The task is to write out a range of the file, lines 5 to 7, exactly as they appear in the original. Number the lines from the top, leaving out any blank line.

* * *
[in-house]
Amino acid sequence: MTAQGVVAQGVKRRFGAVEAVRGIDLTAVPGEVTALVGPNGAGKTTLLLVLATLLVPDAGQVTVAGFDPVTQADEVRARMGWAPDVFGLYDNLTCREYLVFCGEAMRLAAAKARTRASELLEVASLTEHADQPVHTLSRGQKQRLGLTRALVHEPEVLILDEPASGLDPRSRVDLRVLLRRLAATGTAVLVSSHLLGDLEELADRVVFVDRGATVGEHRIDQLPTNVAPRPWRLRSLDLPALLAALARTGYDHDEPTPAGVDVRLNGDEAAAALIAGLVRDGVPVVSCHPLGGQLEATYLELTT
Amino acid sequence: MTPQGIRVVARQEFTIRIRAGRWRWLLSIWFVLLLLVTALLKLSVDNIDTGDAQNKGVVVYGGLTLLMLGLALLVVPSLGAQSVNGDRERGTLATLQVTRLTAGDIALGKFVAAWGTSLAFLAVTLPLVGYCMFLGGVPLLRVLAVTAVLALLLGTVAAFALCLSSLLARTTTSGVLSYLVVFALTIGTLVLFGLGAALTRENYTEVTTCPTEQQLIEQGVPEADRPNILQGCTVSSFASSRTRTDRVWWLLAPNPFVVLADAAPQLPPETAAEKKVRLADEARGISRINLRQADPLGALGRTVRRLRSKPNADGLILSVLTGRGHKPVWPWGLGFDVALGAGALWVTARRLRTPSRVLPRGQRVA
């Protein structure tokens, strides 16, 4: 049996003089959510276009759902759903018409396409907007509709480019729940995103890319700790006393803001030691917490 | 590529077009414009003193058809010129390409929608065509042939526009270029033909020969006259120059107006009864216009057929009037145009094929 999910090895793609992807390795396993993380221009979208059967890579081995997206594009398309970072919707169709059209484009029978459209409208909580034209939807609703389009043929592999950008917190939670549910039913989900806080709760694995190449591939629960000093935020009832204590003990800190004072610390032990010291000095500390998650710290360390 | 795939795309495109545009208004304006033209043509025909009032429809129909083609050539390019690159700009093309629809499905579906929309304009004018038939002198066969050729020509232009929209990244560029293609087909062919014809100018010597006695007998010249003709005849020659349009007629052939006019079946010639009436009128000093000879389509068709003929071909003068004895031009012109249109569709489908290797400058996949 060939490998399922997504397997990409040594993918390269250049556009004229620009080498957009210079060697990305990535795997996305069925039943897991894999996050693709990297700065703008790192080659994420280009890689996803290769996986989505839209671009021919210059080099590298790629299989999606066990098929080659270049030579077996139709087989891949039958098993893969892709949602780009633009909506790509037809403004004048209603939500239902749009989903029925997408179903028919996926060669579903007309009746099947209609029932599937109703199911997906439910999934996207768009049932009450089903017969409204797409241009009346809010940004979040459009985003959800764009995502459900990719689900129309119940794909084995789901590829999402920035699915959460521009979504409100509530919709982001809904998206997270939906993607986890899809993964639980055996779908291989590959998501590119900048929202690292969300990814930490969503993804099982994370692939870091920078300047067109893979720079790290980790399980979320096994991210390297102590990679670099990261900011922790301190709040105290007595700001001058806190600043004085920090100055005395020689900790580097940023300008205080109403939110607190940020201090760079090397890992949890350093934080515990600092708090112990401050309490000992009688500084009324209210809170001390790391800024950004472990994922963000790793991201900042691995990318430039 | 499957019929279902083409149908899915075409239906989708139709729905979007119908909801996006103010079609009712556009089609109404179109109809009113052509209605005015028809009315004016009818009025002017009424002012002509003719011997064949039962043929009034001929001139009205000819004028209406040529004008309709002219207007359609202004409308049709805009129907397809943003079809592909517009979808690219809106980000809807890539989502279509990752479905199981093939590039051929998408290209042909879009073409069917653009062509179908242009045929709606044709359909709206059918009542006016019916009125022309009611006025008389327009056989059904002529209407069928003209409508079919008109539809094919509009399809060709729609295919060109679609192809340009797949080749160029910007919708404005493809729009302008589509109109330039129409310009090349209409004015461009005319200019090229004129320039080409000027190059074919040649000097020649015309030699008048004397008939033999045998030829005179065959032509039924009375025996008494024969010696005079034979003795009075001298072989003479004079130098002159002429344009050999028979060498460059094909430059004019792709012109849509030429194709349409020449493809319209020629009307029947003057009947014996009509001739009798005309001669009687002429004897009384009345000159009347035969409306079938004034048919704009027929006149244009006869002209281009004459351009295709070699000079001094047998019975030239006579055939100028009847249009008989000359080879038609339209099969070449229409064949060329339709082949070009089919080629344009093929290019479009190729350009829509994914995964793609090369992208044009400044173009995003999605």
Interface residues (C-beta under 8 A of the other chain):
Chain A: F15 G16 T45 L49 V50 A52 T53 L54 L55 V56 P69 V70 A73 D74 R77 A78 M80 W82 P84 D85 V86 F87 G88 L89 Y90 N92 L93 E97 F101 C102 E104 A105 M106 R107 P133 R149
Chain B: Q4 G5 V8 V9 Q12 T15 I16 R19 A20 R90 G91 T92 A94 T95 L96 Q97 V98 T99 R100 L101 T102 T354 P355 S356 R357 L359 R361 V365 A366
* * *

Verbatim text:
Interface residues (C-beta under 8 A of the other chain):
Chain A: F15 G16 T45 L49 V50 A52 T53 L54 L55 V56 P69 V70 A73 D74 R77 A78 M80 W82 P84 D85 V86 F87 G88 L89 Y90 N92 L93 E97 F101 C102 E104 A105 M106 R107 P133 R149
Chain B: Q4 G5 V8 V9 Q12 T15 I16 R19 A20 R90 G91 T92 A94 T95 L96 Q97 V98 T99 R100 L101 T102 T354 P355 S356 R357 L359 R361 V365 A366